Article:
The taxi and private hire industry has seen many shifts including new ride-hailers in the market, changing legislation, advancements in technology and in most recent times, the effects of the pandemic and Uber's UK market strategy.
In January, the UK watchdog, the Competition & Markets Authority (CMA) launched their investigation into Uber's acquisition of Autocab. The probe into the merger cited the deal as potentially causing "substantial lessening of competition" as Autocab has over 25% of UK market share. The watchdog had authority to investigate whether the merger would cause this issue in the taxi dispatch software and referral networks markets, and whether the merger could harm the competitiveness of other taxi companies using Autocab's software through a decline in the quality of the technology provided.
A few weeks ago the CMA announced that it does not find the deal likely to cause the issues outlined above and therefore has not recommended the investigation move to phase two, or in other words, the watchdog has concluded that the acquisition can move forward.
The CMA notes that Uber and Autocab do not compete directly - Uber provides ride hailing services through apps which connect consumers to drivers and Autocab provides booking and dispatch technology that connects drivers to end customers and the iGo referral network. Uber is not competing in offering dispatch services to taxi companies in the UK, and likewise, Autocab is not competing against Uber for passengers and drivers. However, the CMA has acknowledged that Uber and Autocab compete indirectly, in that Autocab sells its software to the very companies who will compete directly with Uber. Despite this, the watchdog does not believe that taxi companies will be threatened by this deal, as there are a numbers of alternative dispatch suppliers available.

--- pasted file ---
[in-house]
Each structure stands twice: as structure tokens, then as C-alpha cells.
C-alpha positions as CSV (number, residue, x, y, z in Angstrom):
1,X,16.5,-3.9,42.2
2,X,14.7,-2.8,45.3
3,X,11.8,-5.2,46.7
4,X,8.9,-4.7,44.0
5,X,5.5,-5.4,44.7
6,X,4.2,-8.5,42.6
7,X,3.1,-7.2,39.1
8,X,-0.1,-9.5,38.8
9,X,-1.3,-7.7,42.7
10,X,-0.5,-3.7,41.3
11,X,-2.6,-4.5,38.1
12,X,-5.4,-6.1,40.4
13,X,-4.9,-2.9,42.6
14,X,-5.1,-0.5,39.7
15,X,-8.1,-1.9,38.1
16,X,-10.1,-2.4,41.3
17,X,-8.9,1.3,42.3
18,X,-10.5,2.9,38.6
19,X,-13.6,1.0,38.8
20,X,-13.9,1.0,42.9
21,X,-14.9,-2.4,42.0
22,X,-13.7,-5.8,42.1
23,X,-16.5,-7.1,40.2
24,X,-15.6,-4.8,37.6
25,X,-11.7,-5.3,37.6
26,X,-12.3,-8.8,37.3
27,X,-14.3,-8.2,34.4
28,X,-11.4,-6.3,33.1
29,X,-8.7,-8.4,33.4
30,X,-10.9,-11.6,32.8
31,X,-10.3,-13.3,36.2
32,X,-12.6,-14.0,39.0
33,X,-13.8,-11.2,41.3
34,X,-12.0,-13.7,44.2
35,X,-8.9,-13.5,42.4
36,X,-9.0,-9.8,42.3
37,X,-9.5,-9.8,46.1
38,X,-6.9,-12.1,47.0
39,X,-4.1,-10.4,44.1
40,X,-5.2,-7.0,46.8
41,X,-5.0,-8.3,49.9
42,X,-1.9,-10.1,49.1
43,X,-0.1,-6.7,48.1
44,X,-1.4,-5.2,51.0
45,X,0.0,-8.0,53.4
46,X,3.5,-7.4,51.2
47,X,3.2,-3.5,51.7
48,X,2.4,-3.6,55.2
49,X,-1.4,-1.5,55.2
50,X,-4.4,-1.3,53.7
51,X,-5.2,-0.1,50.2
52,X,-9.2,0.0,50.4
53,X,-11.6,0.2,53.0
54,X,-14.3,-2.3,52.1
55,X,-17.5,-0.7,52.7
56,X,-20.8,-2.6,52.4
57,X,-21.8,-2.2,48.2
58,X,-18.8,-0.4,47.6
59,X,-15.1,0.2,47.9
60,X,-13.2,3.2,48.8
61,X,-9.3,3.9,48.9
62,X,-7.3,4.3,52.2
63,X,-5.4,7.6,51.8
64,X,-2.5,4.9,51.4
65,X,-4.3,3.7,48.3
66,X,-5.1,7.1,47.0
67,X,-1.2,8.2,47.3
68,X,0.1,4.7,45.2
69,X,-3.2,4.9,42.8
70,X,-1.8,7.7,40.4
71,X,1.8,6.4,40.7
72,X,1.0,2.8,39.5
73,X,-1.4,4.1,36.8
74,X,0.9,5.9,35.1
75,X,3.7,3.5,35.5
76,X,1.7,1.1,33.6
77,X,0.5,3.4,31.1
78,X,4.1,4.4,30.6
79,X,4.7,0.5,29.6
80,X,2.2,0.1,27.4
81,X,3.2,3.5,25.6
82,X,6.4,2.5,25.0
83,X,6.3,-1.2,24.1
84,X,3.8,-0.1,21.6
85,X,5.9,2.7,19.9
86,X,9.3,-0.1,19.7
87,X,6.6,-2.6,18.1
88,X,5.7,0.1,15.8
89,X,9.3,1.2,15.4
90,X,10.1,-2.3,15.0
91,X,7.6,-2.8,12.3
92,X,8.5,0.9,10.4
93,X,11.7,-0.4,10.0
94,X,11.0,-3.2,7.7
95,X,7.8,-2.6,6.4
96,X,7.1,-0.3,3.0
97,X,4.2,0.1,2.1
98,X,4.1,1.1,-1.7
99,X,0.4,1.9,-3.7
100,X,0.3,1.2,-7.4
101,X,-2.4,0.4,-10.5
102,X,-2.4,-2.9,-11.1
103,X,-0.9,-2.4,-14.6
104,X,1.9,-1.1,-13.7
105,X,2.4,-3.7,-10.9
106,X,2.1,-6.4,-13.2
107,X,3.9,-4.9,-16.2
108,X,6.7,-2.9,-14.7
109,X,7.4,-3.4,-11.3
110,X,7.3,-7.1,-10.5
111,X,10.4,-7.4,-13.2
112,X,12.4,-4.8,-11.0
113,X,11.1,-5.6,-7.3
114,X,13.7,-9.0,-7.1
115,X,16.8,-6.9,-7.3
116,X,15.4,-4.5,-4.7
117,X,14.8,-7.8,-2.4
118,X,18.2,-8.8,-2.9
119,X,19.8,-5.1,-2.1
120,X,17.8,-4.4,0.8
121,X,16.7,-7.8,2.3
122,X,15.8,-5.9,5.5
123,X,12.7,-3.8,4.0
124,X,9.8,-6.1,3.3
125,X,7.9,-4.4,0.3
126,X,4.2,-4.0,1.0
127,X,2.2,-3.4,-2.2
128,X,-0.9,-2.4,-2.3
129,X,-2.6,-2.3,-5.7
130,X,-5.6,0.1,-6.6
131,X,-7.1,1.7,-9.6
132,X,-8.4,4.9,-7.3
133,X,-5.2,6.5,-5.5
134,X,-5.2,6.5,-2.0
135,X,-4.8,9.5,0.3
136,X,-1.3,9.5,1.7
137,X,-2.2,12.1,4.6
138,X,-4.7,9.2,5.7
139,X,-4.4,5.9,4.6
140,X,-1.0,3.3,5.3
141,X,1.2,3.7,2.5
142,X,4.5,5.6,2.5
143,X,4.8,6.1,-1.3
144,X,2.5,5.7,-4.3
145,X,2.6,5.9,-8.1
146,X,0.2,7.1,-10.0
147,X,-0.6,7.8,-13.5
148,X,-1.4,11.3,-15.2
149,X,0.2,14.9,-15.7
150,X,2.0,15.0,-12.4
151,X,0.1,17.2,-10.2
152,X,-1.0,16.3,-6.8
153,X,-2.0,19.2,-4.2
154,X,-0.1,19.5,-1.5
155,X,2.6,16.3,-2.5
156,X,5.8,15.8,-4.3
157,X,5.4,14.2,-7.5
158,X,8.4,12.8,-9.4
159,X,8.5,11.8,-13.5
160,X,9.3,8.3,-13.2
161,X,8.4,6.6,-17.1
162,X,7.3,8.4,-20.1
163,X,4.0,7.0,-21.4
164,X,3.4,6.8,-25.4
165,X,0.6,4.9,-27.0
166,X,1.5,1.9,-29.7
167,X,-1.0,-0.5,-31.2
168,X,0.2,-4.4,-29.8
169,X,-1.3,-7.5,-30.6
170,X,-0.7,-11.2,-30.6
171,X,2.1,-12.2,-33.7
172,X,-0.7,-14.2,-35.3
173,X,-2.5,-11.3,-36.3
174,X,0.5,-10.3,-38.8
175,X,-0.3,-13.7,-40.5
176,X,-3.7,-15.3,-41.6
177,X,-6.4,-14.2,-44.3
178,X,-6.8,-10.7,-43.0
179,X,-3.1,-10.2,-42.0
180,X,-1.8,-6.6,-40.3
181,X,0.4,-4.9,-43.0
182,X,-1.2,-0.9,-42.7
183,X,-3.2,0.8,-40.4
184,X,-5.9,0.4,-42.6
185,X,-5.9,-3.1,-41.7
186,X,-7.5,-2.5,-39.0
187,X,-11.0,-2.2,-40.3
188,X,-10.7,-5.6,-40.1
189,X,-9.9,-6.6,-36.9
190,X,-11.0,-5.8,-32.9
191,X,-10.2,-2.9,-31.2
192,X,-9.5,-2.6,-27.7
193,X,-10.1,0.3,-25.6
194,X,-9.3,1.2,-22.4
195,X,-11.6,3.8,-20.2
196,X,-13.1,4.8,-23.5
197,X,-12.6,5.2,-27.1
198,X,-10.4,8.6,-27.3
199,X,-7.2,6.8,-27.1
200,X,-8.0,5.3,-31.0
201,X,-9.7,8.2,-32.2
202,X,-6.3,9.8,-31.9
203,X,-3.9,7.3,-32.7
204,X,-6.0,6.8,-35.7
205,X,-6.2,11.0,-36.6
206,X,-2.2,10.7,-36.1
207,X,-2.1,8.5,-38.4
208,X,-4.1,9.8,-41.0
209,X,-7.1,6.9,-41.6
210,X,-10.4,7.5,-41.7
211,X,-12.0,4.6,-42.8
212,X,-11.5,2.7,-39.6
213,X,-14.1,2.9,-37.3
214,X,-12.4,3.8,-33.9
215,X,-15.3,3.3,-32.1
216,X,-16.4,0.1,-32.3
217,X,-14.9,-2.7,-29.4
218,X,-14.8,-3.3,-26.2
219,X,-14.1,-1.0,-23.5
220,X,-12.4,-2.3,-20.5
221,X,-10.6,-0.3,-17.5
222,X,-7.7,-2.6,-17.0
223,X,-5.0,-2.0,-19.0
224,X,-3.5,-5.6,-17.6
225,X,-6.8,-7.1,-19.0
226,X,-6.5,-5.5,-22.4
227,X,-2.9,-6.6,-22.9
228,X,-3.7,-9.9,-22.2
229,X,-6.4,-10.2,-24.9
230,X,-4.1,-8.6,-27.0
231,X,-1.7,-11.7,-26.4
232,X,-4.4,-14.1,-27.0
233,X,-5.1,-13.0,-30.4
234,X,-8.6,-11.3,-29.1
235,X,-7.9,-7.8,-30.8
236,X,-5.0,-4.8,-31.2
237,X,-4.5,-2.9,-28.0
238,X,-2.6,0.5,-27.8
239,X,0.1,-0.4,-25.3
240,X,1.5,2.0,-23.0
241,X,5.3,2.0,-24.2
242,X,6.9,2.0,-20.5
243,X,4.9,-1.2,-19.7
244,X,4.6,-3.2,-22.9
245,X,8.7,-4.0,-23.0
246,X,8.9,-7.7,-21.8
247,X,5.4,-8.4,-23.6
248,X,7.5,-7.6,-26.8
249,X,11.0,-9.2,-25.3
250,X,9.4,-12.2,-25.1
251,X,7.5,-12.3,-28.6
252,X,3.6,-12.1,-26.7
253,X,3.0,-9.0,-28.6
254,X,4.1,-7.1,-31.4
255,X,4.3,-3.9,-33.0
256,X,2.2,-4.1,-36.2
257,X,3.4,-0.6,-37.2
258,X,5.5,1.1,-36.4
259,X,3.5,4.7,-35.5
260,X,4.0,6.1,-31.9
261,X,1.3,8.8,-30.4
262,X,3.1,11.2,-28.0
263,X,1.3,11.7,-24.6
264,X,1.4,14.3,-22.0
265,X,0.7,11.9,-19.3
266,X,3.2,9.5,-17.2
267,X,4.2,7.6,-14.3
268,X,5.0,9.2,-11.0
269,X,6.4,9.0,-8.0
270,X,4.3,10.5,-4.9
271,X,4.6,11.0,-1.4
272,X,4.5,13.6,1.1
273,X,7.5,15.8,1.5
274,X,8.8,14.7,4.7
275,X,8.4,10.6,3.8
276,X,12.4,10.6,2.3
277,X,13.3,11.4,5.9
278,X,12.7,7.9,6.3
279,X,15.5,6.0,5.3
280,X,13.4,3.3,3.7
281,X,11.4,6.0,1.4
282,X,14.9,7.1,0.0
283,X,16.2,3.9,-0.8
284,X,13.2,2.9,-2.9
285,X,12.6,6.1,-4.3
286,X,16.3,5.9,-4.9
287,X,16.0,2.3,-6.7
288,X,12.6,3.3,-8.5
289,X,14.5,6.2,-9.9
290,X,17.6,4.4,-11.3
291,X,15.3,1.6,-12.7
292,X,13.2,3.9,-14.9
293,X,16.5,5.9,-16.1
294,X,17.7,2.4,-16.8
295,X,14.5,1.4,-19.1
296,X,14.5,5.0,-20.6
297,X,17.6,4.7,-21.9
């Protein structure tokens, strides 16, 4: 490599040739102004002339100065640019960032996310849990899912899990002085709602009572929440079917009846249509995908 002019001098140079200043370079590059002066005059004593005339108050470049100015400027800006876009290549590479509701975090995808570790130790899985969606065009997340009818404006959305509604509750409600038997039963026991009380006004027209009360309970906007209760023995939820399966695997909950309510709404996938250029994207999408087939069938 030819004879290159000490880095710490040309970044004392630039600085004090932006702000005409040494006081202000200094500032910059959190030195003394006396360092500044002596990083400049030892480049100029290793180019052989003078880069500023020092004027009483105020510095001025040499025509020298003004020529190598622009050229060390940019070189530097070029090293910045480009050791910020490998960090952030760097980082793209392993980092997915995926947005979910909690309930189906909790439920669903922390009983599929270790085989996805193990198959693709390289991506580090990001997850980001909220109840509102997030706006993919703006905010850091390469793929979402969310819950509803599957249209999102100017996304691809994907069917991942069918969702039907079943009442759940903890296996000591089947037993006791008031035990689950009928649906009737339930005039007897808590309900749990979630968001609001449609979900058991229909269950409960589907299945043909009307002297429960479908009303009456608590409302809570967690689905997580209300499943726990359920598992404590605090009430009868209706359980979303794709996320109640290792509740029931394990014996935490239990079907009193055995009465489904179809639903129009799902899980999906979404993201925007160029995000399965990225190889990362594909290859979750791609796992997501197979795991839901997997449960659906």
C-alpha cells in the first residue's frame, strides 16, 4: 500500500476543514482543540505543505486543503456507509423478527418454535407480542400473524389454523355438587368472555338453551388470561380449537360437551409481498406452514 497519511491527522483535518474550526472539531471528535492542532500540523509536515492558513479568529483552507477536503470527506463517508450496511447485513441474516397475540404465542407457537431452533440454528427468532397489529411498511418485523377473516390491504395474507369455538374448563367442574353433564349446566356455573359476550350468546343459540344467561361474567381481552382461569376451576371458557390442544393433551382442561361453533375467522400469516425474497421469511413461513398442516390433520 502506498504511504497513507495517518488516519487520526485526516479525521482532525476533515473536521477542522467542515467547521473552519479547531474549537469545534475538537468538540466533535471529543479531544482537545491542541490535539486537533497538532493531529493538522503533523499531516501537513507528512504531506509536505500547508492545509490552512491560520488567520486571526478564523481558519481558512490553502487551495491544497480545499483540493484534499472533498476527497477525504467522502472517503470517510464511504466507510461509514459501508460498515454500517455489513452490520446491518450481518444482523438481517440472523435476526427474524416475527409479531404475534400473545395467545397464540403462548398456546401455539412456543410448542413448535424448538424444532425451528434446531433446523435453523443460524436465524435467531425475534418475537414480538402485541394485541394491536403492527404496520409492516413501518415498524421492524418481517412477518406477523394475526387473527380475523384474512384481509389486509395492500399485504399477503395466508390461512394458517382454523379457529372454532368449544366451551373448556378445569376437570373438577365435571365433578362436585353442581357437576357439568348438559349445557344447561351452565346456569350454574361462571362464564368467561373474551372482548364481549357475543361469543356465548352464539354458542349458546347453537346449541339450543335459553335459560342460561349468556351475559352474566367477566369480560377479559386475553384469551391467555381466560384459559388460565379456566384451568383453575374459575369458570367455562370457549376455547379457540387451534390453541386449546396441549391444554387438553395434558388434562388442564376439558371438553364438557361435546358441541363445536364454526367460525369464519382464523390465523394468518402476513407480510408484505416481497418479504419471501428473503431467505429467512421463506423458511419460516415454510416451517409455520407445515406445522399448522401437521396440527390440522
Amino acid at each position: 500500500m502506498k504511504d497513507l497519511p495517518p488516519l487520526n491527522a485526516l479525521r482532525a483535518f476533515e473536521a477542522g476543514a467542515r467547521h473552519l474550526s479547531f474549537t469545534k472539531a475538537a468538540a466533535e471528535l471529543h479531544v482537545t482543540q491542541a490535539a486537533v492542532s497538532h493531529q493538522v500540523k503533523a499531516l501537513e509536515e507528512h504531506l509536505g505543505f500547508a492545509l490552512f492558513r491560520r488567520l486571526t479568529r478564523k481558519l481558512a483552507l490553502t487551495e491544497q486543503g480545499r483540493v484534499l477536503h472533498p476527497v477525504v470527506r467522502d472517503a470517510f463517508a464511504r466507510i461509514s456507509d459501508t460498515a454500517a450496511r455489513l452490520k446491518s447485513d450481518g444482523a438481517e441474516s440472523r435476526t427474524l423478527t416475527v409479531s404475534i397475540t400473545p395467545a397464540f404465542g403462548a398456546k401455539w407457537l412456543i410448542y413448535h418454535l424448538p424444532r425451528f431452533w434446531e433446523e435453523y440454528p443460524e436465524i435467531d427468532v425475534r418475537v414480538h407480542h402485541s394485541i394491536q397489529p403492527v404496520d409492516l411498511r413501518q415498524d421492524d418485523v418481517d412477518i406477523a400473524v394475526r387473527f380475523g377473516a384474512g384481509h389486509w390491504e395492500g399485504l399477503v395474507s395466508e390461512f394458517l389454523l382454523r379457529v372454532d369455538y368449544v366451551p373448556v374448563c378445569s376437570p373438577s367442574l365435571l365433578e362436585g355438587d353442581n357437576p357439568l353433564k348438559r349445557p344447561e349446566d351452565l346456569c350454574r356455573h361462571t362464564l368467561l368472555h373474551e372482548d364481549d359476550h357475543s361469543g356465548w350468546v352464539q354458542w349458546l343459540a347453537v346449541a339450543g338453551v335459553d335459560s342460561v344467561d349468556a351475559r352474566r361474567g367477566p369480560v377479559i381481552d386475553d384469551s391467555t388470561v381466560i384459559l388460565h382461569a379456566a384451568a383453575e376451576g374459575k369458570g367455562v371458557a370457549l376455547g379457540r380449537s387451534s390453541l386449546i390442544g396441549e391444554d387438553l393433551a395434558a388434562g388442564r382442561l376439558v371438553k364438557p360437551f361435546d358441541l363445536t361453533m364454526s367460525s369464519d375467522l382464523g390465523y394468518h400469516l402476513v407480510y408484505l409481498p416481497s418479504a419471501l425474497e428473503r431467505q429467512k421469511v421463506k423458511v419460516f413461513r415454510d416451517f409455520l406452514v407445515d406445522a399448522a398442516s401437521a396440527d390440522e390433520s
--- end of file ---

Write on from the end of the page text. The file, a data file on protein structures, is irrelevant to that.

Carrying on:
So what does this mean for your business and the industry as a whole?
There is understandably a lot of speculation in the industry at the moment with some adopting very strong opinions about what it means for the future of the UK taxi and private hire industry. There are many who are concerned about Uber's intentions and will therefore be dismayed by the CMA's ruling. Will Uber use this opportunity to gain a stronger foothold in markets within the UK which have been more difficult for the company to penetrate previously, or, as the company says, will they work in partnership with established local fleets using Autocab's platform for mutual benefit?
The reality is there are are so many unknowns with regards to the impact of this deal. Let's focus on what we do know. Uber's existing commercial model has not led the company to profitability so far - if the company is unable to profit using its own drivers, how will it profit using other operators' drivers and charging a smaller commission? Will other terms or prices need to change? What about VAT liability? If Uber passes jobs to an operator and gives that operator a share of the fee, who will be responsible for the VAT payable?
You may feel that you can benefit from a surge in demand by taking on some of Uber's work. Understandably, given the year that industry has had this does seem attractive. However, I would ask where is this additional demand coming from? If Uber didn't operate in your region already, then passengers will already be using you business or a local competitor if they need a taxi. Will you end up servicing the same work as before, just through Uber rather than directly?
The truth is that none of us actually know what will happen going forward. As an operator, are you comfortable in riding out the uncertainty to wait and see if this deal is good or bad for your business? If not, how can you take control of your future now?